if (empty($_POST["name"])) {
        $nameErr = "Name is required";
        $formValid = false;
      } else {
        $name = $_POST["name"];
      }

      if (empty($_POST["comment"])) {
        $comment = "";
      } else {
        $comment = $_POST["comment"];
      }

      if ($formValid) {
        if (1 == rand(1, 2)) {
          $_SESSION['message'] = "Success! You have submitted the values: <b>" . $name . " / " . $comment . "</b>";
          header('Location: ./test.php');
          exit();
        } else {
          $wsErr = "Error while trying to submit the form!";
        }
      }
    }
    ?>

    <h1 class="text-4xl font-bold text-indigo-500">Test a PHP form!</h1>

    <form class='border border-blue-800 rounded p-2' method="POST">

      <?= $wsErr ? "<div class='text-red-600 py-3'>" . $wsErr . "</div>" : "" ?>

      <div class="p-1">
        <label for="name">Name:</label> <input class="border border-blue-800 rounded" id="name" type="text" name="name" value="<?= $name ?>">
        <span class="text-red-600">* <?= $nameErr; ?></span>
      </div>

      <div class="p-1">
        <label for="comment">Comment:</label> <textarea class="border border-blue-800 rounded" id="comment" name="comment" rows="5" cols="40"><?= $comment ?></textarea>
      </div>

      <input class="rounded px-2 my-4 py-2 bg-blue-800 text-gray-100" type="submit" name="submit" value="Save">
    </form>
  </div>
</body>
</html>

So how is that working? As we can see there’s the php code first and the html is following (with some sprinkles of php). The HTML code is rather simple: It will display a POST form with two inputs named name and comment. Notice that we pass the $name and $comment php variables as their values. It also has a submit button and will display the $wsErr variable if it is not null (which means that there was an error while submitting the data). The PHP code now first starts the session (i.e it passes the session_id cookie to the client if such a cookie does not exist) checks to see if there’s a message attribute to the session. If such a message exists it will display it in a rounded green panel and remove that from the session (so it won’t be displayed again next time):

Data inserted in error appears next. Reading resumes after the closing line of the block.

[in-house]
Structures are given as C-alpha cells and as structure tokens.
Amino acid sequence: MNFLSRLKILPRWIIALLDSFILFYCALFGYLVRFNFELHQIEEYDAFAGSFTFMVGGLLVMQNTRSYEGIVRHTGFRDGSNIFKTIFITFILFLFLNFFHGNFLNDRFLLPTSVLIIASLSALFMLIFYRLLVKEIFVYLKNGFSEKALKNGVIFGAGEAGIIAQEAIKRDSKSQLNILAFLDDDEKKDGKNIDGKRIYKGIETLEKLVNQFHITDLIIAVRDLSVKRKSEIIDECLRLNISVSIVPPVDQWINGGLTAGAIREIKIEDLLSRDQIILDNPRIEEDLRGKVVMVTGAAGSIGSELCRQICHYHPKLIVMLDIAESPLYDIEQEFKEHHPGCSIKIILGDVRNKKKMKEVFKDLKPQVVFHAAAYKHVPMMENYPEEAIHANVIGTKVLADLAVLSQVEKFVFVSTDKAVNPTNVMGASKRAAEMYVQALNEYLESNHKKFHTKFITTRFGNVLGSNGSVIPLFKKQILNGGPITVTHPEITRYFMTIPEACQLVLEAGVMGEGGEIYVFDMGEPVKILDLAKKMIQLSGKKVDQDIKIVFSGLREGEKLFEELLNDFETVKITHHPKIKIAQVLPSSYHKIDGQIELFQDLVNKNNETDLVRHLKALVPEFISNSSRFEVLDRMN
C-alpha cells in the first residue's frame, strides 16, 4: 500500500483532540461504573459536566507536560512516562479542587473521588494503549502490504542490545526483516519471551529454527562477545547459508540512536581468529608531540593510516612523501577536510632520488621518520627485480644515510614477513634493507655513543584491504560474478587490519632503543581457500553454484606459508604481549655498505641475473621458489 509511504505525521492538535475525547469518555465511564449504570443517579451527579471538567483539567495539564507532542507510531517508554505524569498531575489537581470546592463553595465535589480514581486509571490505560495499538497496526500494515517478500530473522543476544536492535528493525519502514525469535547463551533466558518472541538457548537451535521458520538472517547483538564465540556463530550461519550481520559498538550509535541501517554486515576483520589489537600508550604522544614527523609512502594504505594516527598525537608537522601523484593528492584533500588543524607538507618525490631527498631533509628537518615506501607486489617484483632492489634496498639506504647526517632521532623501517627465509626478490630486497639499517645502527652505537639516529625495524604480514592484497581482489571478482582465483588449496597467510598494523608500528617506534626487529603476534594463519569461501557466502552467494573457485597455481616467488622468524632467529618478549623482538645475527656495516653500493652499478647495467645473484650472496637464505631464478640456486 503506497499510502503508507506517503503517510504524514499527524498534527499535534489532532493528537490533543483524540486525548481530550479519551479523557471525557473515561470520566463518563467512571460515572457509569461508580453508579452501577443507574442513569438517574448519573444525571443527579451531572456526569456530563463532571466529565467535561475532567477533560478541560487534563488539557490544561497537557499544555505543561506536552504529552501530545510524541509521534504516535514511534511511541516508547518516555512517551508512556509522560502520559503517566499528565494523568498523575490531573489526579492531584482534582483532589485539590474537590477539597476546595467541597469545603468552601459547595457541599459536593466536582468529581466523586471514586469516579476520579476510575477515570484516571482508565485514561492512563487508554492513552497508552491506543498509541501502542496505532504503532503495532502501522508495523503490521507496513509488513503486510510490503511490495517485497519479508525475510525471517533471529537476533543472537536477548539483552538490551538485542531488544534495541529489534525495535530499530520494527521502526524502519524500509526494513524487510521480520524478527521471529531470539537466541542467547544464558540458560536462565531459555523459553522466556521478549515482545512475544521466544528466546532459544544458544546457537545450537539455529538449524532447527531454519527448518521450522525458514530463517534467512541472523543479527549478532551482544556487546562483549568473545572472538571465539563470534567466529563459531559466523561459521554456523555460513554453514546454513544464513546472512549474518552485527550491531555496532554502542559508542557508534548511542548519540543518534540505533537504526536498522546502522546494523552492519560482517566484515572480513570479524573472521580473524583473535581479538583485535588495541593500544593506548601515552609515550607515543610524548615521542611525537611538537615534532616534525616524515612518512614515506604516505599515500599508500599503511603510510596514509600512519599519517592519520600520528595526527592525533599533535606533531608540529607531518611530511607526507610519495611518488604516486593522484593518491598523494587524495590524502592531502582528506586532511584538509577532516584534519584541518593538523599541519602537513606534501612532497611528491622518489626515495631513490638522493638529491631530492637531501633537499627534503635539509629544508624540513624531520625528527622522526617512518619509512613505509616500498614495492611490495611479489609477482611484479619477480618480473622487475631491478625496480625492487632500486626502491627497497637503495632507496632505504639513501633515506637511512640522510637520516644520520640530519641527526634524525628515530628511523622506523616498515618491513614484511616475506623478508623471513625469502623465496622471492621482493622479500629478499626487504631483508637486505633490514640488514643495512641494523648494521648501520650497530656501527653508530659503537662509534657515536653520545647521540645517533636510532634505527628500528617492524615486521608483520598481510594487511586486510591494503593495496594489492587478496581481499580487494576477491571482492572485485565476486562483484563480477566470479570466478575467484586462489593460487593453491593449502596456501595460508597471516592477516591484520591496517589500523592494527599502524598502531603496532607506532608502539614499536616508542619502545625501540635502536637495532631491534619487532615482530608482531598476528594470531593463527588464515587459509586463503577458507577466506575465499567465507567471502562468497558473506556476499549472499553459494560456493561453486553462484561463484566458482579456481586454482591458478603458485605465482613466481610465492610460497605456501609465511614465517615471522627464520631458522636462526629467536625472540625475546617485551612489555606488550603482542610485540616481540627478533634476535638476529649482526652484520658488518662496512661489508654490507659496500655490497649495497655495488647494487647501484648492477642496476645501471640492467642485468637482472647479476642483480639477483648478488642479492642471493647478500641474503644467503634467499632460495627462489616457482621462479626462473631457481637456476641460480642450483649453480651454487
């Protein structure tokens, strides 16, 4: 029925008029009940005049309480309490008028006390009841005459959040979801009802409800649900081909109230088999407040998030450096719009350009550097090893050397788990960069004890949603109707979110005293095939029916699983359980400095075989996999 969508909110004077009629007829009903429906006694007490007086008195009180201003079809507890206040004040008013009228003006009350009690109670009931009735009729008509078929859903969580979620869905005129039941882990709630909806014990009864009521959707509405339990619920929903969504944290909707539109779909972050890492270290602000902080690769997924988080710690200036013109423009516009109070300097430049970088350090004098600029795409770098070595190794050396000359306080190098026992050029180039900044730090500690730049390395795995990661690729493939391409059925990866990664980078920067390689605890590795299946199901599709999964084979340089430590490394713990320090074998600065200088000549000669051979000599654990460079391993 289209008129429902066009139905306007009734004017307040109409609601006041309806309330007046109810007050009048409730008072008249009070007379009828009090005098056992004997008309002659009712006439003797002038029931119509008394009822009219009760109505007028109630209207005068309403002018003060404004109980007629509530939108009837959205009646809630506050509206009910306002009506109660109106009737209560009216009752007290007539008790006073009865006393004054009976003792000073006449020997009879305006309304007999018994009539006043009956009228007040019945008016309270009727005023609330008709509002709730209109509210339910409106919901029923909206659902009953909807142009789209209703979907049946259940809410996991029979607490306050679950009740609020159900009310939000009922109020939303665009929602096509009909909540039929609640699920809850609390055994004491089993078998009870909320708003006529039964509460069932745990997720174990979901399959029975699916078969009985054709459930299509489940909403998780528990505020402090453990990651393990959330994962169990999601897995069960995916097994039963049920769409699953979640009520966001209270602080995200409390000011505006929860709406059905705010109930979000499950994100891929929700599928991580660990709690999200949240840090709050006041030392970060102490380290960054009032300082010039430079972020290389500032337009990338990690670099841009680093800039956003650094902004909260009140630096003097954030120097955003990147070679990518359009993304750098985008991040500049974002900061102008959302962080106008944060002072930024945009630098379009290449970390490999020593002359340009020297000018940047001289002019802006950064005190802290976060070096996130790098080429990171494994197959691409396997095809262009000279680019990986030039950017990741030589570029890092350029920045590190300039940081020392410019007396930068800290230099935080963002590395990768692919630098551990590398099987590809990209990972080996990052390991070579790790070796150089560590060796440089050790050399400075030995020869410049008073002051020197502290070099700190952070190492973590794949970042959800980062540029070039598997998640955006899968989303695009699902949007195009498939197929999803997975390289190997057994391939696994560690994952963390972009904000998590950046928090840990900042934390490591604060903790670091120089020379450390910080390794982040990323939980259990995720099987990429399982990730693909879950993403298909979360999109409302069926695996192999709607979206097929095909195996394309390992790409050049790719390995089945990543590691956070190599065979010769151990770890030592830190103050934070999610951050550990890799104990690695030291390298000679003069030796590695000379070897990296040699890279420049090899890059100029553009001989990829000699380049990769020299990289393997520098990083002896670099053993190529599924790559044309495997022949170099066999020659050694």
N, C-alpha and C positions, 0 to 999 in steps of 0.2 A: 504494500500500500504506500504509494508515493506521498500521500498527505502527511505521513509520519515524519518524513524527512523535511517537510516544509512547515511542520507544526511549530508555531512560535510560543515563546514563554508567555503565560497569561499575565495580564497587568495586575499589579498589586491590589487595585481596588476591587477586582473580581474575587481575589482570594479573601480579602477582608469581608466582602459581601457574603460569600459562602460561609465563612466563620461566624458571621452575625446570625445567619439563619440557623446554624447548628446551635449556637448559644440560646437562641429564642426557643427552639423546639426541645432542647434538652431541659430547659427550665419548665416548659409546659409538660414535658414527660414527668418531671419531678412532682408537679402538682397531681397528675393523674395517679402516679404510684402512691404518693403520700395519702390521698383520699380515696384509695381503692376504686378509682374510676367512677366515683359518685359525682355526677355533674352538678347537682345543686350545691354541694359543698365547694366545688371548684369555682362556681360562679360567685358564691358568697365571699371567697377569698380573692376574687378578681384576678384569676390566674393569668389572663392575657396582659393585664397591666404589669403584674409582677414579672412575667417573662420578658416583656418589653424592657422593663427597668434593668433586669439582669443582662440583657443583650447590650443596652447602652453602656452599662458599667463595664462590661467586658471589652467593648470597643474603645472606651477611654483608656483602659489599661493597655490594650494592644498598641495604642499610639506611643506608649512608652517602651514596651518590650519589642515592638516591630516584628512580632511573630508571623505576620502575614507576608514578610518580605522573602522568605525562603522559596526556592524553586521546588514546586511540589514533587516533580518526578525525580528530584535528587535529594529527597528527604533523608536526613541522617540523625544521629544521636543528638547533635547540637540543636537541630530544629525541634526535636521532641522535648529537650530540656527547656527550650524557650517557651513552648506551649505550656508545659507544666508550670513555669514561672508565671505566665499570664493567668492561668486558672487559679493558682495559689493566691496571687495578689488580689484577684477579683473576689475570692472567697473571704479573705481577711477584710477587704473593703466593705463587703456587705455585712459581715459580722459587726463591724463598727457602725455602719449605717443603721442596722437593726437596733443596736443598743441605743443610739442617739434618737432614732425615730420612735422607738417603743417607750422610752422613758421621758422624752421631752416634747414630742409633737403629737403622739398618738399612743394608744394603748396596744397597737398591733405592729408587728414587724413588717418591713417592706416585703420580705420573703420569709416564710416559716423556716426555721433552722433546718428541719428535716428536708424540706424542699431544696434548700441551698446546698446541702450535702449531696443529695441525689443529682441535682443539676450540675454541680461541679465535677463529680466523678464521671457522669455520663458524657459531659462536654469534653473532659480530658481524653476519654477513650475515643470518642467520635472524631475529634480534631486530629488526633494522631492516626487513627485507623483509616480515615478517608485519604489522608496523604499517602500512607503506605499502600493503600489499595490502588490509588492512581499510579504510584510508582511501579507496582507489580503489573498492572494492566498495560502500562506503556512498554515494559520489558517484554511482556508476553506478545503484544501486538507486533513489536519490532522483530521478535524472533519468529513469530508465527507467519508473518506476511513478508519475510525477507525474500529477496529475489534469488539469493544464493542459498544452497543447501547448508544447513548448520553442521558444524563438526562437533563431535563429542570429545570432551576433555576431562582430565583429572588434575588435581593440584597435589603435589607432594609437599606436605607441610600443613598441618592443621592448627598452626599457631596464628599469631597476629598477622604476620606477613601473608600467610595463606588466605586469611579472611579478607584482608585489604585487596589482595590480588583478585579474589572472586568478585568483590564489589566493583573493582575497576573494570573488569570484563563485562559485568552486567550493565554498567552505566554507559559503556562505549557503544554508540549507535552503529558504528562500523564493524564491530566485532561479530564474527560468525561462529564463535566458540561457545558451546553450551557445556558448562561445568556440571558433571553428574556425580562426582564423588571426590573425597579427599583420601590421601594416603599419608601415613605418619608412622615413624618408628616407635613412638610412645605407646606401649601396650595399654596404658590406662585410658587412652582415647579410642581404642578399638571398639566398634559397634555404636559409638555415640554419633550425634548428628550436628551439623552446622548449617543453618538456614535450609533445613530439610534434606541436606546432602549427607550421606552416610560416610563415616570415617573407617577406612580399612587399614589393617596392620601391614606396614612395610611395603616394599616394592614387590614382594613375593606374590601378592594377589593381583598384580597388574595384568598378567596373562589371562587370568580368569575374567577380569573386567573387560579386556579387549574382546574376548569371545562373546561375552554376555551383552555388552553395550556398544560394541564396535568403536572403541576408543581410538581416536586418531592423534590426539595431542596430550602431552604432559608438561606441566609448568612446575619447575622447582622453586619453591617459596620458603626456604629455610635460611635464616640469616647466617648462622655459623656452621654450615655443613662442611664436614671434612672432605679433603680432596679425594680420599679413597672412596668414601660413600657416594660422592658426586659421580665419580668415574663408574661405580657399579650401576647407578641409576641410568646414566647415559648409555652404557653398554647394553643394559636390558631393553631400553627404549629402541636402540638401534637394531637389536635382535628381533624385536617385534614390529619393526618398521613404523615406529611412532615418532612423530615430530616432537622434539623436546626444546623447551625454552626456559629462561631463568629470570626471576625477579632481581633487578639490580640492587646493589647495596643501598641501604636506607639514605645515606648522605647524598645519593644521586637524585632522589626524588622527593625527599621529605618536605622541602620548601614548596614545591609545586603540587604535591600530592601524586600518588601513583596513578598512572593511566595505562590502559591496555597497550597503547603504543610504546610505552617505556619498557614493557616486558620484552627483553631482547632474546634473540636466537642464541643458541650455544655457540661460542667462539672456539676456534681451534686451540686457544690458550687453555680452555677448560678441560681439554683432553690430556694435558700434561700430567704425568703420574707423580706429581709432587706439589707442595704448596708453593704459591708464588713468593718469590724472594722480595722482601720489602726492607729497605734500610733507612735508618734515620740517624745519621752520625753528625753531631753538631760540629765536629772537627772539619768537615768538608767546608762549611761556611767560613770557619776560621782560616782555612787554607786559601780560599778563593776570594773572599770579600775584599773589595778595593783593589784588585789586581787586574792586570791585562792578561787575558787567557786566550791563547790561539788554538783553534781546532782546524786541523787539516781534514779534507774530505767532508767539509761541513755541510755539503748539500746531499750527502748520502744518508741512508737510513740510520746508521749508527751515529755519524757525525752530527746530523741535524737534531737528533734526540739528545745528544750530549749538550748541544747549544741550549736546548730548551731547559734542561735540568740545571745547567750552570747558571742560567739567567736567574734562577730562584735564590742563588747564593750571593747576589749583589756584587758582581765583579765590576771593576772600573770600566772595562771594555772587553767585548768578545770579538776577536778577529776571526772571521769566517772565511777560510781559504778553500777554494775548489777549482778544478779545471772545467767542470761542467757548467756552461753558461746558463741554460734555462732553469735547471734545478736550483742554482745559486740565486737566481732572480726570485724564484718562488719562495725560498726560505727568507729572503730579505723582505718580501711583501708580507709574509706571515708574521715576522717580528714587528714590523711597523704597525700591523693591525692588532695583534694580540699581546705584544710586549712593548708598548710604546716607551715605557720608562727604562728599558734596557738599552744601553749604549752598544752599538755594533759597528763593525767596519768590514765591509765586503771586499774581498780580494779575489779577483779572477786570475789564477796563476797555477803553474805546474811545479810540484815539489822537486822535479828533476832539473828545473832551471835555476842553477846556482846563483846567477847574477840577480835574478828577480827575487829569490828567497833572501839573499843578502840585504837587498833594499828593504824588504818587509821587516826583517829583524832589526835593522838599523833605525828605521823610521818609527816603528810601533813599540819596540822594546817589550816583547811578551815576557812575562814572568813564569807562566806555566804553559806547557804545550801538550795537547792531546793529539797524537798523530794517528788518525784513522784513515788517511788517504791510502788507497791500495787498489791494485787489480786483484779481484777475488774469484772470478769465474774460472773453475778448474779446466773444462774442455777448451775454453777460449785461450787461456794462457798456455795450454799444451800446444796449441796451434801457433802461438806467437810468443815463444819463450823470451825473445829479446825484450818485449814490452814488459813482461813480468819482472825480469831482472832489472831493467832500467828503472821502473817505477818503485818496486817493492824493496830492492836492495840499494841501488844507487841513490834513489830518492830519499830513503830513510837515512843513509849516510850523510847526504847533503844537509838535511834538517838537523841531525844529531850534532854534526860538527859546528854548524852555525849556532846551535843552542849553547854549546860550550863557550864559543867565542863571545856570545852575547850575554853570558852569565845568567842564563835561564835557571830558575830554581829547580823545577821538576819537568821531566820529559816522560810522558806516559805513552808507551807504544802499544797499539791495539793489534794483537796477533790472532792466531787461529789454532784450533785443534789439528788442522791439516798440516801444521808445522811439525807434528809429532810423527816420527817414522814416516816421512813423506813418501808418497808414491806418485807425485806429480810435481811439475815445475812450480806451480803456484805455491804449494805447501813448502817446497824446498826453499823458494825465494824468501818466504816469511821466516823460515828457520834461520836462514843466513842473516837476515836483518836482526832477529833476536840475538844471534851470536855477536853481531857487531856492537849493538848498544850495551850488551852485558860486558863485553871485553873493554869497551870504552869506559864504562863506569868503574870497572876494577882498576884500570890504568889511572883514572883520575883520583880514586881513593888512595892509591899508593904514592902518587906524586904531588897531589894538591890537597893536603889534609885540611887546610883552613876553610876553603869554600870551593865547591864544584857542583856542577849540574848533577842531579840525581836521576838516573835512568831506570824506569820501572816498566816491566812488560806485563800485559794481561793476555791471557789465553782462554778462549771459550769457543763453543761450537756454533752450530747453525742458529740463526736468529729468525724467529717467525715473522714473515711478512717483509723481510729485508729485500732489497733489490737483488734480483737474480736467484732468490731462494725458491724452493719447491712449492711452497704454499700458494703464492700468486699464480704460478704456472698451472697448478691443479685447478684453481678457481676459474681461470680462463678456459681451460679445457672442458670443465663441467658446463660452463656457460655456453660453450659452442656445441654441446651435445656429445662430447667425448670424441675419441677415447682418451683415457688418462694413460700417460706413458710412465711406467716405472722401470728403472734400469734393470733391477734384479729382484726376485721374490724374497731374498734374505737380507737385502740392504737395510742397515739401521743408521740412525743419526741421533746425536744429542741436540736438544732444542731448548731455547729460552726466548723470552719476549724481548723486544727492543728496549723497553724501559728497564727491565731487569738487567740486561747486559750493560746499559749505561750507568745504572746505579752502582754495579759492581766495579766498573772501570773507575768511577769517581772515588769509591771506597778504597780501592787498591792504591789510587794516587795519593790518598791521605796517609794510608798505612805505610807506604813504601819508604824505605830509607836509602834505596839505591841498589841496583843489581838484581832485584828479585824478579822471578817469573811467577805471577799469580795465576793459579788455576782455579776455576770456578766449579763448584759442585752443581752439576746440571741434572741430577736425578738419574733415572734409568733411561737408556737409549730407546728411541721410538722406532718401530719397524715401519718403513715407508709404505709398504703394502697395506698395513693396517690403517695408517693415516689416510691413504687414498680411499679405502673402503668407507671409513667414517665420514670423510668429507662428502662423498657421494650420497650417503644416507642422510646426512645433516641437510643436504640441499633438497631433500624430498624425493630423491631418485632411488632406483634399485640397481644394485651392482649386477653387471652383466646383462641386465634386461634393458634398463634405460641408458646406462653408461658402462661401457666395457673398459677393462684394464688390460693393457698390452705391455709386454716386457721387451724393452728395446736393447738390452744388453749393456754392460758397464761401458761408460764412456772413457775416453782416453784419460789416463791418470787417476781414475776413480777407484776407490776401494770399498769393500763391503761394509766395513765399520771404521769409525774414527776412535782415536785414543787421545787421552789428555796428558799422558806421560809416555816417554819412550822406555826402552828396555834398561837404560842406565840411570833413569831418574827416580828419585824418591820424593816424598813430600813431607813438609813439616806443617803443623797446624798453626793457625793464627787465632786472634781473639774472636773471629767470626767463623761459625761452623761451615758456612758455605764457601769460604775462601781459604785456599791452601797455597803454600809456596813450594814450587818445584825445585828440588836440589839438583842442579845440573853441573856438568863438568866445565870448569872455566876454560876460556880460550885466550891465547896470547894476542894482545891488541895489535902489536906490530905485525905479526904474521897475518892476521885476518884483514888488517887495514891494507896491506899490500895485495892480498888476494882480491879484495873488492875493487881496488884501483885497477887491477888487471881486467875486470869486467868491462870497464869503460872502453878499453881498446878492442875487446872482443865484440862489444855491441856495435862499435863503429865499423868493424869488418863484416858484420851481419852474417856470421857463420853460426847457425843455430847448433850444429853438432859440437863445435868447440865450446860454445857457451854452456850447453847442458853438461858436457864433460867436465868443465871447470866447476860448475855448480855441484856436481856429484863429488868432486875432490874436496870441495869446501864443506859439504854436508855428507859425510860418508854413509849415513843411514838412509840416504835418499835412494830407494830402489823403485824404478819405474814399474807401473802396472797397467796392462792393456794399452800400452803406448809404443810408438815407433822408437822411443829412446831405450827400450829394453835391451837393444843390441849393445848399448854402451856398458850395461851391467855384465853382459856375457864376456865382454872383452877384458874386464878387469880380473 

session_start();
if ($_SESSION['message'] ?? '') {
  echo '<div class="rounded bg-green-300 px-2 py-2">'.$_SESSION['message'].'</div>';
  unset($_SESSION['message']);
}

After that there are some variable initializations and we check if the HTTP request is POST (if the request is GET we’ll just disply the HTML):

if ($_SERVER["REQUEST_METHOD"] == "POST") {

For each of the inputs we check if they are empty or not and assign their values to the corresponding php variable. If the name is empty then we’ll set $formValid = false; and add an error message since this field is required. Then, if $formValid is not false we can do the actual action (for example write to the database). I’ve simulated that using a coin-toss with rand (so there’s a 50% possibility that the action will fail). If the action “failed” then nothing happened in the database so we should return the same page with the wsErr variable containing the error.

However if the action is successful that means that the data has been inserted to the database so we’ll need to set the flash message and do the redirect (the name of the page containing the form is /test.php so we’ll redirect to it):

$_SESSION['message'] = "Success! You have submitted the values: <b>" . $name . " / " . $comment . "</b>";
header('Location: ./test.php');
exit();

The two commands above (header and exit) will do the actual redirect in php. Since the session contains the message it will be displayed after the redirect has finished!

Conclusion

So following the above tutorial, here’s what you should absolutely do to submit an HTML form:

  • Use HTTP POST if the form is going to change data on the server; use HTTP GET otherwise (mainly for search/filter forms)
  • When using POST: Redirect when the form is valid and the action on the server has finished successfully; never return a 200 OK status when you’ve changed things in the server (database)
  • Use flash messages to pass information to the user after a redirect